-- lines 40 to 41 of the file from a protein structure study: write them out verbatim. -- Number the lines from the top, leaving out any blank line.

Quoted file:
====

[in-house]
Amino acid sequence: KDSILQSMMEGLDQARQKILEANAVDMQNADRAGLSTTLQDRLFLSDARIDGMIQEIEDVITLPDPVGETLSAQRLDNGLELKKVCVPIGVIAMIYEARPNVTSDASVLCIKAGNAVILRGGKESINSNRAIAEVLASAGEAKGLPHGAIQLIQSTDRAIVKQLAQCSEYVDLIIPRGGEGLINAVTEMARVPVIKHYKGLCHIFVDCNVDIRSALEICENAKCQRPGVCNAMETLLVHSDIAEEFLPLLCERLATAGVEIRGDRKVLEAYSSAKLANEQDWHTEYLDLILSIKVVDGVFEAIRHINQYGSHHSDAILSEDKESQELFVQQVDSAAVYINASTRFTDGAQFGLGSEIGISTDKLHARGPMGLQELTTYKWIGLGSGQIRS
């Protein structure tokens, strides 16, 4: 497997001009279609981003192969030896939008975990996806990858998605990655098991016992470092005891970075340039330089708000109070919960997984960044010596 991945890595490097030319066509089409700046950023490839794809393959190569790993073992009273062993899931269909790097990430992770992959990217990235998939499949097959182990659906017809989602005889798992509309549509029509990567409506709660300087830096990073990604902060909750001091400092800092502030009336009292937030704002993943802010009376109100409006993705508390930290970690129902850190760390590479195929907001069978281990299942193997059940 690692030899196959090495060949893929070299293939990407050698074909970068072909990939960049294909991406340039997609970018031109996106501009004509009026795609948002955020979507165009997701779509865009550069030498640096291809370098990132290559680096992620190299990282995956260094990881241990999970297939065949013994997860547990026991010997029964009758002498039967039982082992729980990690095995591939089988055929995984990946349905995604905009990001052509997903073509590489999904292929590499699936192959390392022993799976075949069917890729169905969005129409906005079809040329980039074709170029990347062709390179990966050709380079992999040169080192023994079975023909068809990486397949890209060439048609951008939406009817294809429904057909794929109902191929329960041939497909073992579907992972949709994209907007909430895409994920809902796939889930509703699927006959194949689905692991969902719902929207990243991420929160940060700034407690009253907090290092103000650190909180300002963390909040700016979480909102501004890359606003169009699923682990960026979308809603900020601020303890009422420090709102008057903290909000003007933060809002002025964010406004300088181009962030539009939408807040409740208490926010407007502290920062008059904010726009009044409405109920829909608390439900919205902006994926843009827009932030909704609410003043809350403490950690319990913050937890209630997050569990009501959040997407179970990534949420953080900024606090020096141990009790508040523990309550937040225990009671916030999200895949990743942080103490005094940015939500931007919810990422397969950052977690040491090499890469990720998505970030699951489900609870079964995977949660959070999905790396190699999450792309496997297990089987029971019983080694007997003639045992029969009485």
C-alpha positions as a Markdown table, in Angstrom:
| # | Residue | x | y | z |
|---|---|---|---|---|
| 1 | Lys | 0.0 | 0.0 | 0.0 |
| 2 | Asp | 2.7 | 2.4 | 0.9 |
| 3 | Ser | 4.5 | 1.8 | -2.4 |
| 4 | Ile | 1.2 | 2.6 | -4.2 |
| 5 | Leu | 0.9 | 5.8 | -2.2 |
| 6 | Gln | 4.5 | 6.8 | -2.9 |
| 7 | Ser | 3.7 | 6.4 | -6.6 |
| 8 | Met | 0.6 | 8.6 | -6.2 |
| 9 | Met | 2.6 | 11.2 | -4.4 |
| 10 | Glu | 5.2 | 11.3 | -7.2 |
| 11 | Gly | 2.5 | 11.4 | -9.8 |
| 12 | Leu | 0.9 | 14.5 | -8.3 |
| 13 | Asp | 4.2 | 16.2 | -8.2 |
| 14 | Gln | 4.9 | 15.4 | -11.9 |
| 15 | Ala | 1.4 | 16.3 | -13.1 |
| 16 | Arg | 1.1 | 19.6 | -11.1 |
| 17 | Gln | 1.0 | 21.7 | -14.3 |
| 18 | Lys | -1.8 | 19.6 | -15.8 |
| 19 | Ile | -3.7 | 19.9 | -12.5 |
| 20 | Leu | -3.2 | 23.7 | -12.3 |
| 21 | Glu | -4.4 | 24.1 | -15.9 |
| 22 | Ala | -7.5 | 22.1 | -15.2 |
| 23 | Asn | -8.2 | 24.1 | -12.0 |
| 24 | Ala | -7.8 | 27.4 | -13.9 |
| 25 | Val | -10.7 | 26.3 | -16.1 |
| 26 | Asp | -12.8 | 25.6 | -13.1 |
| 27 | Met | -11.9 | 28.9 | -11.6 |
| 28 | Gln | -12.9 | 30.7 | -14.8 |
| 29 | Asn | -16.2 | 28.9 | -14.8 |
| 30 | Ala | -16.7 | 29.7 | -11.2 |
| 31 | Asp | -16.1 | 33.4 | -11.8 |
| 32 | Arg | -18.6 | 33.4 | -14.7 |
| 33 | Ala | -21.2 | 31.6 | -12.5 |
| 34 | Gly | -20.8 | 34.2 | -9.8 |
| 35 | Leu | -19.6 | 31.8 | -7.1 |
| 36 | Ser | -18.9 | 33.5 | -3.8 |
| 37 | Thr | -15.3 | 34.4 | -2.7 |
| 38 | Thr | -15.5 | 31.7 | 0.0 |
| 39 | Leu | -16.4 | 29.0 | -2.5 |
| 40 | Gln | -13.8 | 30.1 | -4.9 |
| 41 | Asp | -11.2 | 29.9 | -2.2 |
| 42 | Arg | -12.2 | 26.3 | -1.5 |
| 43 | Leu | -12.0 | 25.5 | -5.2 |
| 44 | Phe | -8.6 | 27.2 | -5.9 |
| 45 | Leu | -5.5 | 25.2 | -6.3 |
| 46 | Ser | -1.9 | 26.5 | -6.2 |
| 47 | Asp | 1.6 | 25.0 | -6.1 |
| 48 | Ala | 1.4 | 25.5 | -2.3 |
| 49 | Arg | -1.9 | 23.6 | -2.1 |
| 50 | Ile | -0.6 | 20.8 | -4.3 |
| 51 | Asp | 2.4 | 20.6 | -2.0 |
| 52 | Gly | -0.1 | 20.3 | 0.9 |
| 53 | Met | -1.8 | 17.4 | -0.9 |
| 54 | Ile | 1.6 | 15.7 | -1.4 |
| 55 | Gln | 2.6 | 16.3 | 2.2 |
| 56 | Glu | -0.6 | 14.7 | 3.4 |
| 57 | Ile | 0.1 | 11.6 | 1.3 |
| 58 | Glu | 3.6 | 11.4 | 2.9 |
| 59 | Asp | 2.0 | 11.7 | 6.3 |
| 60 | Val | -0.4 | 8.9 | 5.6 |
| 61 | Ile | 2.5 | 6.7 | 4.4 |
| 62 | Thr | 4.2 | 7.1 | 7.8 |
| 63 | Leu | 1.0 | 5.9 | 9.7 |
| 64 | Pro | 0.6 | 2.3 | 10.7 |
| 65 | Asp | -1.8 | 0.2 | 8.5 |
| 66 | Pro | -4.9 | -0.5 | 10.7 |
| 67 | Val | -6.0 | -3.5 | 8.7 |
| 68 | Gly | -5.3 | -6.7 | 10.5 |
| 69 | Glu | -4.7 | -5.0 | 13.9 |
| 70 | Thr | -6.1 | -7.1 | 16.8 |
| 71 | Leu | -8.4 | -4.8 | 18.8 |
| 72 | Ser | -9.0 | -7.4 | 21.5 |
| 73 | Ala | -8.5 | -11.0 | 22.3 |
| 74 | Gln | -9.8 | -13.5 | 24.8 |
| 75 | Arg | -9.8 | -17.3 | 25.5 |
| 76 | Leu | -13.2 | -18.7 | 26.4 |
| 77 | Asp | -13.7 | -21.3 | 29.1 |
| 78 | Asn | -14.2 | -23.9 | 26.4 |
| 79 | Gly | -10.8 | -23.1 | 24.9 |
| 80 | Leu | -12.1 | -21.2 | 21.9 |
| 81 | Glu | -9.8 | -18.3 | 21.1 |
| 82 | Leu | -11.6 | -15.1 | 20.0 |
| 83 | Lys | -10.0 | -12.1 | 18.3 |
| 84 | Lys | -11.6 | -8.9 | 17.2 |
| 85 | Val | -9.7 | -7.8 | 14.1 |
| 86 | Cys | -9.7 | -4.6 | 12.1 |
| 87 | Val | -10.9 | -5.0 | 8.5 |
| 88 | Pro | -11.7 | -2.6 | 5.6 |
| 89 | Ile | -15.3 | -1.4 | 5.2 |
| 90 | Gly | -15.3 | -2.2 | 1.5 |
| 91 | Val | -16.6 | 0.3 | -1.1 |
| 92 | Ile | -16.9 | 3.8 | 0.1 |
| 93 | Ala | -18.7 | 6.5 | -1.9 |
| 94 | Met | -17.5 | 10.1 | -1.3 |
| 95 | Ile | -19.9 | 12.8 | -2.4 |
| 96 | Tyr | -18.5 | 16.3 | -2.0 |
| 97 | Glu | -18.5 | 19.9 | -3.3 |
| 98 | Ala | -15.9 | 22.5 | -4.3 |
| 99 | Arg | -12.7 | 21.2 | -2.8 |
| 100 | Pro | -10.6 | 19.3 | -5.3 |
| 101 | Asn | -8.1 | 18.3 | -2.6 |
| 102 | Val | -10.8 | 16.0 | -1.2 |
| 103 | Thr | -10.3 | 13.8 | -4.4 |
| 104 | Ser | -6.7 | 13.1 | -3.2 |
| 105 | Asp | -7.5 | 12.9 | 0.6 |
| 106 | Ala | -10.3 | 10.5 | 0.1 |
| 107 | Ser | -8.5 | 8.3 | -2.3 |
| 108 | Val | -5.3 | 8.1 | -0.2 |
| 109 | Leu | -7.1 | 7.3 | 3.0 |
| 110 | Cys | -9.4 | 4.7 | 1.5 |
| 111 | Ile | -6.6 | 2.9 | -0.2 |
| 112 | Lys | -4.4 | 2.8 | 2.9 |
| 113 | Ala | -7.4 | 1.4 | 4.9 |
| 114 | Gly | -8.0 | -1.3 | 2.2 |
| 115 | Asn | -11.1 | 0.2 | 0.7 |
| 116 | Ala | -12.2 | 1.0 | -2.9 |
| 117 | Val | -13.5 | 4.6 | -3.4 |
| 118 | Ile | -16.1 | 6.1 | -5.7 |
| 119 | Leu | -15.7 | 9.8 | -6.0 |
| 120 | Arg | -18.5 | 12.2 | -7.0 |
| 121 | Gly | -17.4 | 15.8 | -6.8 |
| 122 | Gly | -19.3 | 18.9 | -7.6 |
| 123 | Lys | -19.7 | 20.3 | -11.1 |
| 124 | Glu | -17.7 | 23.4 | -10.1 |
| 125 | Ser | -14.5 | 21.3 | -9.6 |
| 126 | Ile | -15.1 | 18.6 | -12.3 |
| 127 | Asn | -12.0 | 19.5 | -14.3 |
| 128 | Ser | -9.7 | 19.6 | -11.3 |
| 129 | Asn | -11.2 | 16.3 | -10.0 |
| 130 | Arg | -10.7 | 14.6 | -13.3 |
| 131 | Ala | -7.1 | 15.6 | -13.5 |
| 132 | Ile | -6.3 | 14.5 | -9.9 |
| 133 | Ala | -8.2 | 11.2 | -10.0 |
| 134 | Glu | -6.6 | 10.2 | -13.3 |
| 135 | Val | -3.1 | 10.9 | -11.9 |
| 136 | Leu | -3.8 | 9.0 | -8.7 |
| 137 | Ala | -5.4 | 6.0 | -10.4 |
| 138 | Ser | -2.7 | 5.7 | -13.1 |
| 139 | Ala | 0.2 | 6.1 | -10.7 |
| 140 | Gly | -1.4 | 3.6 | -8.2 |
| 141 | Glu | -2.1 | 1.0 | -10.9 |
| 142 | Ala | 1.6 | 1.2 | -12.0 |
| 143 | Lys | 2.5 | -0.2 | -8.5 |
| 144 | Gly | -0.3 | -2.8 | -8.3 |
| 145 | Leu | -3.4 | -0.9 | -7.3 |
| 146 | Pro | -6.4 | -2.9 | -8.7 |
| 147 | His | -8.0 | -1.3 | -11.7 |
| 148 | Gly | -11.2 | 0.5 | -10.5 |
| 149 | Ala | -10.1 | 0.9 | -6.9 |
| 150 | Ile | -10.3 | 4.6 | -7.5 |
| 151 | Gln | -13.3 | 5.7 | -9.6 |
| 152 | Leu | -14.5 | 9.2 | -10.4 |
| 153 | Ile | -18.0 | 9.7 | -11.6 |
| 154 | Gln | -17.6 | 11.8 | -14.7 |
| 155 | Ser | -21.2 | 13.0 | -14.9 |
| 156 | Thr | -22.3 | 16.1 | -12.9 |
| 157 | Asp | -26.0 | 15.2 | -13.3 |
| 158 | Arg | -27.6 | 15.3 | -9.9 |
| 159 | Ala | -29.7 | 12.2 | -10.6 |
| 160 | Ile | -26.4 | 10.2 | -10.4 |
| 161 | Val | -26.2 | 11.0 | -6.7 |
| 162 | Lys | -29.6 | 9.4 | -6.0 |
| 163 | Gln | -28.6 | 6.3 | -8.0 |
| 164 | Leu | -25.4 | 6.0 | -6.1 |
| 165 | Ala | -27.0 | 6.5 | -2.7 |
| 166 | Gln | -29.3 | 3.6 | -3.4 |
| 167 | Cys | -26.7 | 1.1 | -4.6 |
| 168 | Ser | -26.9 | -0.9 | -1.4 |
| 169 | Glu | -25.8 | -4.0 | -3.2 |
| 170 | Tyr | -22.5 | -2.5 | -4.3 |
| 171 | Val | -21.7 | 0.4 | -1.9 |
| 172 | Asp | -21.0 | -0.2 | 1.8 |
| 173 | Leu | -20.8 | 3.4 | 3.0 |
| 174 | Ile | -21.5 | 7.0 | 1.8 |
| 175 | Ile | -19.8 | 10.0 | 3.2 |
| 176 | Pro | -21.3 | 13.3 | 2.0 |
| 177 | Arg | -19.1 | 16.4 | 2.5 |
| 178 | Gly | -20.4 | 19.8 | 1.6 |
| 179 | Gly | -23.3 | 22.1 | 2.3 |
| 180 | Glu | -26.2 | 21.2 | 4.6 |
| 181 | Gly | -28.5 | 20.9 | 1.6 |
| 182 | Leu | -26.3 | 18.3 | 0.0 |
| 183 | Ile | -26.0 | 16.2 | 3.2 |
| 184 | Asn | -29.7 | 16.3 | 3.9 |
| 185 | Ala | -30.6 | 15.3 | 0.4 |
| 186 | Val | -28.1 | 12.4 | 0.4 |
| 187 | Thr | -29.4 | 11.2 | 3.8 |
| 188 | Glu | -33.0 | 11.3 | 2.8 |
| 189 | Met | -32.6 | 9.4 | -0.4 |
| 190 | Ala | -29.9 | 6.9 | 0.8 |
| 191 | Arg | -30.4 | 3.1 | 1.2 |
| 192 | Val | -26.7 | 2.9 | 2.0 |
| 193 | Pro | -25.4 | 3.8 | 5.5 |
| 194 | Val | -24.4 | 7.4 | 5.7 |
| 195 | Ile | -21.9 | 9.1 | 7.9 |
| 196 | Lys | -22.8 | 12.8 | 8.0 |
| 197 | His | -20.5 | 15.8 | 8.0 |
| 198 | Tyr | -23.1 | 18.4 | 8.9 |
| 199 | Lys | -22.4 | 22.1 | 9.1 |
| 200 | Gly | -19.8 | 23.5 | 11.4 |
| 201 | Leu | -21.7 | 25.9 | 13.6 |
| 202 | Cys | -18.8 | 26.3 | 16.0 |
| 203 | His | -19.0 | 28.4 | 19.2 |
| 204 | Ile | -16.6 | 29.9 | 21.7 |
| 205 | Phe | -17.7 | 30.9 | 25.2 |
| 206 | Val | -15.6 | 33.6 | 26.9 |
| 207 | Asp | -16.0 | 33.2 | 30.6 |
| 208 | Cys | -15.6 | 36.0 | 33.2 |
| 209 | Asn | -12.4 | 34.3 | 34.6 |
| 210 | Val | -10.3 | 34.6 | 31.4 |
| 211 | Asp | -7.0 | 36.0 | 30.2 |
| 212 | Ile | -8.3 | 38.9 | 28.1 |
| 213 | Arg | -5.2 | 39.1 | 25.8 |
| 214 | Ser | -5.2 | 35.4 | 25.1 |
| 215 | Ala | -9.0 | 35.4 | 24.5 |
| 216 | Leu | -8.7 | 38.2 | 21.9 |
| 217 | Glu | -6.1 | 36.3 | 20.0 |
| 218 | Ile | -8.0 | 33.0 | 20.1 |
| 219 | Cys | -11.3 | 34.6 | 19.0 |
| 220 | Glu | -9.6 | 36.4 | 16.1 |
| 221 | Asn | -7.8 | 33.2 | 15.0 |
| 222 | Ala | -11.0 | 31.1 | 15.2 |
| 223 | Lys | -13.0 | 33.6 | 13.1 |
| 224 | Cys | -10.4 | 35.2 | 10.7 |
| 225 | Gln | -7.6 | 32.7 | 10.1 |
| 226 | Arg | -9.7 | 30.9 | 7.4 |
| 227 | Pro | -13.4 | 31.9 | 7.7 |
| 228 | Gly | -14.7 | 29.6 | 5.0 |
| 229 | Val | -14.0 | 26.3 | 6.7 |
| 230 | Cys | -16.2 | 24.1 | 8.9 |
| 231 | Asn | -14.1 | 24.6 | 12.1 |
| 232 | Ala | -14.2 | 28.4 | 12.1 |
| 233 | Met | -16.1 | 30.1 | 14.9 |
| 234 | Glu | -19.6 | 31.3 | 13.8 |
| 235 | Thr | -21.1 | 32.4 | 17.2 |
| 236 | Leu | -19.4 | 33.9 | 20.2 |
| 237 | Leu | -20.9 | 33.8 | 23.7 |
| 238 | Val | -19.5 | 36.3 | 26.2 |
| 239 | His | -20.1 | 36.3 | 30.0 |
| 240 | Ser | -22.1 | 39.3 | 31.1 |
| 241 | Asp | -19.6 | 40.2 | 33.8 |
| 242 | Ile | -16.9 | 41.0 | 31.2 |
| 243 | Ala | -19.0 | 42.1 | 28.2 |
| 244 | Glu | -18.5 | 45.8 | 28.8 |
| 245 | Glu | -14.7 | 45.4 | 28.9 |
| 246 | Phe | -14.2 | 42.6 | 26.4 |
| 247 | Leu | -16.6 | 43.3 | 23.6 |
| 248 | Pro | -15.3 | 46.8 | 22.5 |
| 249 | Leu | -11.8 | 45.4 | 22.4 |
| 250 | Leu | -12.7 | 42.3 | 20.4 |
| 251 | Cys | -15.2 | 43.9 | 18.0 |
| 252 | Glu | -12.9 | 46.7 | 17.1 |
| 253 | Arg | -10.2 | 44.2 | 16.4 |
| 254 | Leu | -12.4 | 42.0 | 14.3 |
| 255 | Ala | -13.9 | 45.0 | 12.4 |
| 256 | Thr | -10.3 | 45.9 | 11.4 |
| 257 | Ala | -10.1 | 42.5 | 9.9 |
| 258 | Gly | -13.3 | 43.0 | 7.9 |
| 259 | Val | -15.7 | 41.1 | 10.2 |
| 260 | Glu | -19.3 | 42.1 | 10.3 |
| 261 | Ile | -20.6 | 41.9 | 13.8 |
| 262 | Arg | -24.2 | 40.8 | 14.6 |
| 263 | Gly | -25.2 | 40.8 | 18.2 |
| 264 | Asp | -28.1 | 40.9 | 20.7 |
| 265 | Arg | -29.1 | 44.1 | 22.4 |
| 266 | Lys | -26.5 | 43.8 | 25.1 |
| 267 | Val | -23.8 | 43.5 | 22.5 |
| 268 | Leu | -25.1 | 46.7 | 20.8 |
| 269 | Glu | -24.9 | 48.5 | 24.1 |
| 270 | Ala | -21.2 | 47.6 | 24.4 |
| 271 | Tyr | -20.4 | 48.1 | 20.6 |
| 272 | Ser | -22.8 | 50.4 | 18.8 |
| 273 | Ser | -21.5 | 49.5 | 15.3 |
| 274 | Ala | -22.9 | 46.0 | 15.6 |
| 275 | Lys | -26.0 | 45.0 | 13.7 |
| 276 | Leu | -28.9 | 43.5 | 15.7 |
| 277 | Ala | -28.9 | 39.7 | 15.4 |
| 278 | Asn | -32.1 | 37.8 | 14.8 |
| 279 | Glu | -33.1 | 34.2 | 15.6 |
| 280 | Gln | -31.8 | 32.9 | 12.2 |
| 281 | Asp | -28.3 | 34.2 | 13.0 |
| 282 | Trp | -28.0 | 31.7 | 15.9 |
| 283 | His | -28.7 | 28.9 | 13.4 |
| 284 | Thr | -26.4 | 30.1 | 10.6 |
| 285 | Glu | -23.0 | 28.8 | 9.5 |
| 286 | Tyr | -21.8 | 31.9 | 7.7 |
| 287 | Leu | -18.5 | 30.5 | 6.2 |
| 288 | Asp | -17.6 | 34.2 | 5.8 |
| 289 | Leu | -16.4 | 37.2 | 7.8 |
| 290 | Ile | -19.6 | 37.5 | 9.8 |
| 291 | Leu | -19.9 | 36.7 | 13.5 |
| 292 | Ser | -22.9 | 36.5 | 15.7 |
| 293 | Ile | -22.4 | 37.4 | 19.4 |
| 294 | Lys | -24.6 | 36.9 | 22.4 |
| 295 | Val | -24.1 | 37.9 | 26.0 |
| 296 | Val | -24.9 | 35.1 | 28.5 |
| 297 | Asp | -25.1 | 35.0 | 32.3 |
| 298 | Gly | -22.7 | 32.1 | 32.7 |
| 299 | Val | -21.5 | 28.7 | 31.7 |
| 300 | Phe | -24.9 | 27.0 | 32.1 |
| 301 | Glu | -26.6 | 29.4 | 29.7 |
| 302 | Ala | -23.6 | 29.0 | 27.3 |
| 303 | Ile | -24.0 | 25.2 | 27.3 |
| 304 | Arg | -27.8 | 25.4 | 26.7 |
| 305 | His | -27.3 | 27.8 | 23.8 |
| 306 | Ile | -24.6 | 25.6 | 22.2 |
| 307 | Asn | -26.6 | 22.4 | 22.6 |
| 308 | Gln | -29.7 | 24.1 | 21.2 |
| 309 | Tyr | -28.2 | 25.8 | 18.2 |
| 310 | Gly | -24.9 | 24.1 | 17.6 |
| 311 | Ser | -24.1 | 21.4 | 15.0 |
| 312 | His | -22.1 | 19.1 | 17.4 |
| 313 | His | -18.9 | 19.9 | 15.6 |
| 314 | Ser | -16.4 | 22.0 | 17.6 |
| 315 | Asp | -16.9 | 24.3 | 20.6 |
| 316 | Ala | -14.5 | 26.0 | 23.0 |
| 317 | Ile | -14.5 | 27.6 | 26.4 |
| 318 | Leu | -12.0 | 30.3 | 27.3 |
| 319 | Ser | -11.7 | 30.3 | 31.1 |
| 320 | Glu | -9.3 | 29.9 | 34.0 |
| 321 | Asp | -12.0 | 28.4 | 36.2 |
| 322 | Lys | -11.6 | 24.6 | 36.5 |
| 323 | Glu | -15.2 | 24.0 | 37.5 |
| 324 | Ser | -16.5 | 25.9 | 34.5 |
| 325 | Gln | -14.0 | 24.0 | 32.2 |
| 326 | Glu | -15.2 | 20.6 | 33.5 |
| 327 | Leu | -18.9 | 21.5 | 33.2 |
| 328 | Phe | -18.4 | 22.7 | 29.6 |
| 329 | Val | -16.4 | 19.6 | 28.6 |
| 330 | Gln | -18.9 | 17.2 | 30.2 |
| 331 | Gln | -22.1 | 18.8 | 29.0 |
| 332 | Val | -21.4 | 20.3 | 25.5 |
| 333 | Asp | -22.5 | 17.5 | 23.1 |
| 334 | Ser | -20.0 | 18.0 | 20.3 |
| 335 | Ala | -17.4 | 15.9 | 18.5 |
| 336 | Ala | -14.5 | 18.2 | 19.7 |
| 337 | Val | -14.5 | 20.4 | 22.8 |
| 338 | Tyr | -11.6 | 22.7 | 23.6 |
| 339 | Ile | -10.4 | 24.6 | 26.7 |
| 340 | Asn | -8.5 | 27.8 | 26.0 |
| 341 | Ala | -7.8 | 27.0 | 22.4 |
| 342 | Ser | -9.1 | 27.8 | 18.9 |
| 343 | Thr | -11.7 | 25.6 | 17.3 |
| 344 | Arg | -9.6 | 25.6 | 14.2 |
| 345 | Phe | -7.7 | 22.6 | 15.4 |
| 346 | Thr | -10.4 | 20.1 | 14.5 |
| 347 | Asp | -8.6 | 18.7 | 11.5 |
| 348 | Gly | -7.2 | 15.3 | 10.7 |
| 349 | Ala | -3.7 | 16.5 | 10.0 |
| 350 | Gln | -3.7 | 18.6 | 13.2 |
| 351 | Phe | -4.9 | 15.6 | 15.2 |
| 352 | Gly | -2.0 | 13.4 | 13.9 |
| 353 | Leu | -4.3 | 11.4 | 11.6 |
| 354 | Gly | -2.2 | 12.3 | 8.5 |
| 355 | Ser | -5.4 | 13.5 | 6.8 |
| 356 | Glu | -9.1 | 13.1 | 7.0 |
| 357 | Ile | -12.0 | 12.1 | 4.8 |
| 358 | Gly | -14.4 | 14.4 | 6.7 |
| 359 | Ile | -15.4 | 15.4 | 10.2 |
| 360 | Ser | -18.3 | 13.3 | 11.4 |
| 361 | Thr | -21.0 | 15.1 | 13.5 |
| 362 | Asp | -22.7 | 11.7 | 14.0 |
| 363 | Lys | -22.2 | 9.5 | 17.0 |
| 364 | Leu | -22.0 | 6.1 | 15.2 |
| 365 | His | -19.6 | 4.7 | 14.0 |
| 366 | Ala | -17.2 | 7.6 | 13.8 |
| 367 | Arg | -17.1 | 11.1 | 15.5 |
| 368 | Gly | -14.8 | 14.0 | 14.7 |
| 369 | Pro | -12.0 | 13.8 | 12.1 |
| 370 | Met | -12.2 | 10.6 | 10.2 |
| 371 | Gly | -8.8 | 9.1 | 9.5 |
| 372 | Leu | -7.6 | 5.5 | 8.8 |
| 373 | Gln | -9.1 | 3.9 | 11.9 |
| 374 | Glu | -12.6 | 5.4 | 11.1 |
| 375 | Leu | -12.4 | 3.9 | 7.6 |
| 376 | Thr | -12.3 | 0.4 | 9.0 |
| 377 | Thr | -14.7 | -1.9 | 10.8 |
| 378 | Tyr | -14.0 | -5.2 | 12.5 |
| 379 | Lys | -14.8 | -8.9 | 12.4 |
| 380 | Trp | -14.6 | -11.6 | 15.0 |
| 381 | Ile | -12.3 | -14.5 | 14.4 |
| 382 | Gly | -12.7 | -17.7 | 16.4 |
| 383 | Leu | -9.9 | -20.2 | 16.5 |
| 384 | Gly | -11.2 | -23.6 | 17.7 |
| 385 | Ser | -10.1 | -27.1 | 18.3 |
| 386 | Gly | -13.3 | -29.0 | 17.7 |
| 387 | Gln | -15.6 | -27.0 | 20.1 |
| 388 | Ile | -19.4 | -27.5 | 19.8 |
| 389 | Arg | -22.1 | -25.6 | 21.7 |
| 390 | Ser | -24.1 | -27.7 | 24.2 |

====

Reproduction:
| 34 | Gly | -20.8 | 34.2 | -9.8 |
| 35 | Leu | -19.6 | 31.8 | -7.1 |